Stay up to date with notifications from The Independent

Notifications can be managed in browser preferences.

Number of decomposed bodies removed from Colorado funeral home amid complaints of foul smell rises to nearly 200

A ‘green’ funeral home produced a ‘horrific’ scene after at least 189 bodies were found decomposing on their site in Colorado

Amelia Neath
Wednesday 18 October 2023 18:52 BST
115 decaying bodies found at 'green' funeral home

At least 189 bodies have been found decomposing in a funeral home in Colorado after neighbours complained of an “abhorrent smell” coming from the property.

Officials said Tuesday that the remains were discovered around two weeks ago when the then-estimated total was 115 bodies.

The bodies were found rotting in a dilapidated building at the Return to Nature Funeral Home, which says it specialises in “green burials,” which include options such as biodegradable containers and urns and not embalming the body, according to the company’s website.

Green burials are legal in Colorado, but bodies must be refrigerated if not buried within 24 hours.

“Without providing too much detail to avoid further victimising these families, the area of the funeral home where the bodies were improperly stored was horrific," Fremont County Sheriff Allen Cooper said in a news conference earlier this month.

The funeral home in Penrose, Colorado, used a 2,500-square-foot building, similar to a one-story home, to store the bodies.

On 3 October, deputies from the Fremont County Sheriff’s Office were dispatched to the site following a “suspicious incident,” according to a press release from the office.

The next day, a search warrant was issued for the property, where they found “human remains improperly stored.”

As of last Friday, all the remains were removed from the funeral home, but the Colorado Bureau of Investigation said the total number of bodies could change as they continue to identify them.

The CBI said all the remains have been moved to the El Paso County Coroner’s Office.

Families who used the funeral home have become increasingly concerned that their loved one is among the vast number of bodies found decomposing.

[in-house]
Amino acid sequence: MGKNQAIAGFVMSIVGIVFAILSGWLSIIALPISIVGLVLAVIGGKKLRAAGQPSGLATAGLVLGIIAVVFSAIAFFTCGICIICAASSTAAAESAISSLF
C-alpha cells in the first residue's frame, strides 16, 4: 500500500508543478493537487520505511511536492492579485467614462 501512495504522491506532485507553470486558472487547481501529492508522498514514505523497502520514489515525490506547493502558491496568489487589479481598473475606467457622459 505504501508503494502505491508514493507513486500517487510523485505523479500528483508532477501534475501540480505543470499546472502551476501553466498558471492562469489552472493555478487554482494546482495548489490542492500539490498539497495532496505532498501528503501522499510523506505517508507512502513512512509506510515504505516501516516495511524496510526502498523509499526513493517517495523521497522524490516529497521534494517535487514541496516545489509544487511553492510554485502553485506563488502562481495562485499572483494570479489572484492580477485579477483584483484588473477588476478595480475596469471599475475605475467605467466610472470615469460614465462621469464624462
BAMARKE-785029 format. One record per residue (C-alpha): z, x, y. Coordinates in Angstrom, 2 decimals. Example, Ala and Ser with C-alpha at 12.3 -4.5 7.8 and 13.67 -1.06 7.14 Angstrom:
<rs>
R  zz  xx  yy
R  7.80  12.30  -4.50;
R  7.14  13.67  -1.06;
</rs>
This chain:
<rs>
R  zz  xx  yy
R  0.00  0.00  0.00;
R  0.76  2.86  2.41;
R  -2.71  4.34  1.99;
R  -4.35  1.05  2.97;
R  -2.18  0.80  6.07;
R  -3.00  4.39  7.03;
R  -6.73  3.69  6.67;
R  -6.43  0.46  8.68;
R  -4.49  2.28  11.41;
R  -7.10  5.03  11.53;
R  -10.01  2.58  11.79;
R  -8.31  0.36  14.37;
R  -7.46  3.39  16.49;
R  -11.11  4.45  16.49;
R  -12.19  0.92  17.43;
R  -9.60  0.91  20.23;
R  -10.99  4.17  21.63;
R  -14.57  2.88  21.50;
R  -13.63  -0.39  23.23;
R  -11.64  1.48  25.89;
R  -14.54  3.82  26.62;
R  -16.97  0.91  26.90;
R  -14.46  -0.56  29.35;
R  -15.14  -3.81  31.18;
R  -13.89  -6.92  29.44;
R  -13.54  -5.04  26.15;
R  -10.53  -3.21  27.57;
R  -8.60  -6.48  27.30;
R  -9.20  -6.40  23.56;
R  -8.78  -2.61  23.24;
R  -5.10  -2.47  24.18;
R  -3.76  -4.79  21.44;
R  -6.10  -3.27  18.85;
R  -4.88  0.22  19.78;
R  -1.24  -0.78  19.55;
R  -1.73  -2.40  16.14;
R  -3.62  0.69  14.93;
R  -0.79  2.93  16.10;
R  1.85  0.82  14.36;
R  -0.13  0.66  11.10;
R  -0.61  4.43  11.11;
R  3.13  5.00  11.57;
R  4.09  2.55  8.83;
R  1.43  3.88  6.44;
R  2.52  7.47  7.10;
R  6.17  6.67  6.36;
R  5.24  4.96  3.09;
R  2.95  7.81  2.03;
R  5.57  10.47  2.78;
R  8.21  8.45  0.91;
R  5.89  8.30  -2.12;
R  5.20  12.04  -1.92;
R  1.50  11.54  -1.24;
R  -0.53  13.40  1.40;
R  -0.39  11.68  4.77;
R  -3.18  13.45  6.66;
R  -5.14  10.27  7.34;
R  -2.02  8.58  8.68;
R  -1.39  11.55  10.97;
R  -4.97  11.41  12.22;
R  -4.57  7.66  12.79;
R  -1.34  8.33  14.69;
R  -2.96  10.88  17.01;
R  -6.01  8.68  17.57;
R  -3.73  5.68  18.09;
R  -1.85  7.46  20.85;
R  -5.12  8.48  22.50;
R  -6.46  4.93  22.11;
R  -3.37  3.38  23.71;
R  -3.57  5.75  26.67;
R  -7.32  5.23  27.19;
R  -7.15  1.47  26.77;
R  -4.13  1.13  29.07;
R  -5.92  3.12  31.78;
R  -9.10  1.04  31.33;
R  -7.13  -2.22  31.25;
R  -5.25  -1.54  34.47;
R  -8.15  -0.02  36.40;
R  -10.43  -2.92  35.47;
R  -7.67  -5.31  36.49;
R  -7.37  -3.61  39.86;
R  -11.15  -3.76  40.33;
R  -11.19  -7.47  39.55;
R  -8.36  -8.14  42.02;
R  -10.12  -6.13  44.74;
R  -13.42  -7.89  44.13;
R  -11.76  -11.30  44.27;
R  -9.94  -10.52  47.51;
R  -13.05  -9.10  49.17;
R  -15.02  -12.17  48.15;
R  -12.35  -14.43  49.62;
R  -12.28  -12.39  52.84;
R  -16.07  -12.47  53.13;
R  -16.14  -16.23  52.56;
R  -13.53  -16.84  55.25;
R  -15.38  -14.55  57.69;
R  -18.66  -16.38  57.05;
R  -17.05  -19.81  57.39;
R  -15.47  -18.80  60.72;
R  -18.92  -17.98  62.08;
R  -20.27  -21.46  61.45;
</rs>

The Return to Nature funeral home has another location in Colorado Springs, where Mary Simons bought her husband to be cremated in August.

Yet, she told NBC News she had not received his ashes and worried her husband could be among the bodies.

“I’m devastated; I feel like I’ve lost my husband all over again,” she said.

The impact this incident will have on hundreds of families in the area is said to be taken very seriously by the officials, who say they will be identifying which bodies were affected.

“Forensic identification through fingerprints, medical or dental records or possibly DNA will need to be completed,” Randy Keller, Fremont County Coroner, said. “This could take several months.”

“While the investigation for this incident continues, we also remain focused on the impacted families,” Mr Cooper said in the CBI statement. “We want to do all we can to provide the families the support they need as we shift to the next phase in this process.”

Fremont County has declared a local disaster emergency, meaning they can access further resources in the investigation.

The Sheriff’s Office said they have had to collaborate with many authorities, including the Fremont County Coroners’ Office, the Colorado Bureau of Investigation, the Colorado Department of Regulatory Agencies, the Colorado Department of Public Health, and the Federal Bureau of Investigation.

Hundreds of families are expected to be affected by the improperly stored bodies (Associated Press)

A day after the stacks of bodies were found, the director of the state office of Funeral Home and Crematory registration phoned the owner, Jon Hallford, according to the Associated Press.

While he acknowledged he was having a “problem” at the site, he allegedly tried to hide the fact he was improperly storing the human remains.

He told the director that he practised taxidermy at the premises, according to an order from state officials.

Return to Nature Funeral Home has been in trouble in the past after they were evicted from one of their properties and sued for unpaid bills by a crematory.

They have also reportedly missed payment taxes in recent months, according to public records and interviews with people who have worked at the company.

According to officials, the owners have been cooperating in the investigation into the improper storage, yet no arrests have been made concerning this incident as of 6 October.

Join our commenting forum

Join thought-provoking conversations, follow other Independent readers and see their replies


Thank you for registering

Please refresh the page or navigate to another page on the site to be automatically logged inPlease refresh your browser to be logged in